variational code – an instance of two-part codes, where a model is transmitted explicitly and then used to encode the data;
online code – a way to encode both model and data without directly transmitting the model.
2.2.1 Variational Code
We assume that Alice and Bob have agreed on a model class . With two-part codes, for any model , Alice first transmits its parameters and then encodes the data while relying on the model. The description length decomposes accordingly:
To compute the description length of the parameters , we can further assume that Alice and Bob have agreed on a prior distribution over the parameters . Now, we can rewrite the total description length as
where is the number of parameters and
is a prearranged precision for each parameter. With deep learning models, such straightforward codes for parameters are highly inefficient. Instead, in the variational approach, weights are treated as random variables, and the description length is given by the expectation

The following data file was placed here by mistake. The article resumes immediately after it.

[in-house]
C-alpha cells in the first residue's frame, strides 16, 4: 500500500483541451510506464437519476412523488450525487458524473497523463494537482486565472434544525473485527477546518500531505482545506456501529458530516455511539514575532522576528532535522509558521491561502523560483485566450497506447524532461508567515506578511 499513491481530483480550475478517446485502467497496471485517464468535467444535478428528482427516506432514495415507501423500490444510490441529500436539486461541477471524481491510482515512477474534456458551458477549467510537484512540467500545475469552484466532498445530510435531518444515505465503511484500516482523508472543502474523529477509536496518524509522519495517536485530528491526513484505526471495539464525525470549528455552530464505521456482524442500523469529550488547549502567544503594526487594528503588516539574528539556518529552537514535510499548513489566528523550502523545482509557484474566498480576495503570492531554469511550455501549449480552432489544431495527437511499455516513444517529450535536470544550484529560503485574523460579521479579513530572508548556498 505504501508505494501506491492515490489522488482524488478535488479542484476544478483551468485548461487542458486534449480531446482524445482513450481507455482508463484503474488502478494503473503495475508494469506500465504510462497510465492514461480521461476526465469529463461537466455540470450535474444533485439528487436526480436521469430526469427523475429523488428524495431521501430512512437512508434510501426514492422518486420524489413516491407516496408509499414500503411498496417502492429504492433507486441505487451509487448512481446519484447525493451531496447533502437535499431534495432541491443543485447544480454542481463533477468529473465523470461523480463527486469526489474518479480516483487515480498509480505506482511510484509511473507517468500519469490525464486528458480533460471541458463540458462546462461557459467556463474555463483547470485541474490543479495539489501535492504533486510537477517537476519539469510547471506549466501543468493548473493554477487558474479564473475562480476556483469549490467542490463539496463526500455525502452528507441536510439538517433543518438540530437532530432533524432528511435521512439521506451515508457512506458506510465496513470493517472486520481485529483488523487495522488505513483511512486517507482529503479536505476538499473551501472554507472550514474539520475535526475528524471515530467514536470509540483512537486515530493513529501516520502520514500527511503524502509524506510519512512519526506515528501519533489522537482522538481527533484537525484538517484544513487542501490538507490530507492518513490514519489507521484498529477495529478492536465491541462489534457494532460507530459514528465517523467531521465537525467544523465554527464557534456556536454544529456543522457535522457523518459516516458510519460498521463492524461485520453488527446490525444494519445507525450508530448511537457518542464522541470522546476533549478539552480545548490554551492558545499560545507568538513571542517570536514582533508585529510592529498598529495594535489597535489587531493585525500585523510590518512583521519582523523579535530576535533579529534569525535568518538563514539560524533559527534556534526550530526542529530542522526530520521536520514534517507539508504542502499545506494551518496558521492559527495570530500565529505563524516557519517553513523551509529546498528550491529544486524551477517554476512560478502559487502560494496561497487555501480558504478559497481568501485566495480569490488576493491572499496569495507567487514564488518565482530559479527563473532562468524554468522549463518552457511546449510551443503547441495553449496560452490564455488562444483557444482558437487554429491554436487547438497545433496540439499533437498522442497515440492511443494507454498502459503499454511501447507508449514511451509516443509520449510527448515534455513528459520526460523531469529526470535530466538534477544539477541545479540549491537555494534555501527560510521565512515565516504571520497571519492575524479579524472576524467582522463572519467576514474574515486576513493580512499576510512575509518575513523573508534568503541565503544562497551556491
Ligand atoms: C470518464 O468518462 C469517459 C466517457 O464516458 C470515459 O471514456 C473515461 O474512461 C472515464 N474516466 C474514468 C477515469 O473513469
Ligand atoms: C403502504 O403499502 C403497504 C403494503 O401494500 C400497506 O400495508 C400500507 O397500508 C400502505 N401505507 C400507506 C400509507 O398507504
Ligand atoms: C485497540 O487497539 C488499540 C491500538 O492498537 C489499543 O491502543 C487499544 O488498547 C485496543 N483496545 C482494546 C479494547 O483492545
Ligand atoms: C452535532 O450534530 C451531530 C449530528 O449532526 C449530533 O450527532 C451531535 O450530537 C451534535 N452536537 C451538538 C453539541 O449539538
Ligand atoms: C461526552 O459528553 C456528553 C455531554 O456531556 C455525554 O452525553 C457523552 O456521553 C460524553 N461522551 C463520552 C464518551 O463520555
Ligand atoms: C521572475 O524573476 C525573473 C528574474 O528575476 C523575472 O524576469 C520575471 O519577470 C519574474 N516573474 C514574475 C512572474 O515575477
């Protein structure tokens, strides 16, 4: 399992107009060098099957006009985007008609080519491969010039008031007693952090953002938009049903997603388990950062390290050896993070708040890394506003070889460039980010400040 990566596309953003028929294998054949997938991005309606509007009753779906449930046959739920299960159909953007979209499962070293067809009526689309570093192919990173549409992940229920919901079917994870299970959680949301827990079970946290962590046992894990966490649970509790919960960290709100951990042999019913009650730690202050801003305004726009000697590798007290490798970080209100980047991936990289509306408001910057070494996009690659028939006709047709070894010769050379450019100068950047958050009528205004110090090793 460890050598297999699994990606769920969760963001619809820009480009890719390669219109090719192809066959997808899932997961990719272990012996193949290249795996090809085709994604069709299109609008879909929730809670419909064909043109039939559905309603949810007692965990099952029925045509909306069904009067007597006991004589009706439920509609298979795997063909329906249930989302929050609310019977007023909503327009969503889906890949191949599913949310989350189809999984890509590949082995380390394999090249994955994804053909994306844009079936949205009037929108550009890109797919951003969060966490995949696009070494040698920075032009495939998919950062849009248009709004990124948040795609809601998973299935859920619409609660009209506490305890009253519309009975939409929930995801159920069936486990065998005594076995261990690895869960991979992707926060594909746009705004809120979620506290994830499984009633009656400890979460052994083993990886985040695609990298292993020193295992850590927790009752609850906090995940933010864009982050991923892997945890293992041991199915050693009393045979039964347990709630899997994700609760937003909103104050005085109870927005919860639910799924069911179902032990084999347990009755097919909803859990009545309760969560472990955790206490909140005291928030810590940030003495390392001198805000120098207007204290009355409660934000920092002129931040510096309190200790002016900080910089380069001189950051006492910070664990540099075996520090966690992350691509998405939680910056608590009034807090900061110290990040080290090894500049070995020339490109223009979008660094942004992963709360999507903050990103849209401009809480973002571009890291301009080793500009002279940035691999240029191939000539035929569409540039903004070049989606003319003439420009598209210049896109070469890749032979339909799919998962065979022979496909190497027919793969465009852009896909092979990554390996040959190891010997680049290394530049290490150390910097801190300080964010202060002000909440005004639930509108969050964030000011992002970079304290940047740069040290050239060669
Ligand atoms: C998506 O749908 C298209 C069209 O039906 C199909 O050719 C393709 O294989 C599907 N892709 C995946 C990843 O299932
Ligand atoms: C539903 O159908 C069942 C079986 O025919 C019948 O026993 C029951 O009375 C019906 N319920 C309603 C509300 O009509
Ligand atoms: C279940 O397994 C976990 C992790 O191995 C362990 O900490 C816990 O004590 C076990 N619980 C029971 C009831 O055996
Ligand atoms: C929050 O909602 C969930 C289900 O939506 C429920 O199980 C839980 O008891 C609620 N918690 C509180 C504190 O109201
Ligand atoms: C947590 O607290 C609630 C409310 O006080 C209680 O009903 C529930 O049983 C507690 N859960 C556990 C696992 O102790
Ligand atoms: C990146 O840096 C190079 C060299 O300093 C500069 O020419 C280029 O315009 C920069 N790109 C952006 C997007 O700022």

where is a distribution encoding uncertainty about the parameter values. The distribution is chosen by minimizing the codelength given in Expression (3). The formal justification for the description length relies on the bits-back argument Hinton and von Cramp (1993); Honkela and Valpola (2004); MacKay (2003). However, the underlying intuition is straightforward: parameters we are uncertain about can be transmitted at a lower cost as the uncertainty can be used to determine the required precision. The entropy term in Equation (3), , quantifies this discount.
The negated codelength is known as the evidence-lower-bound (ELBO) and used as the objective in variational inference. The distribution approximates the intractable posterior distribution . Consequently, any variational method can in principle be used to estimate the codelength.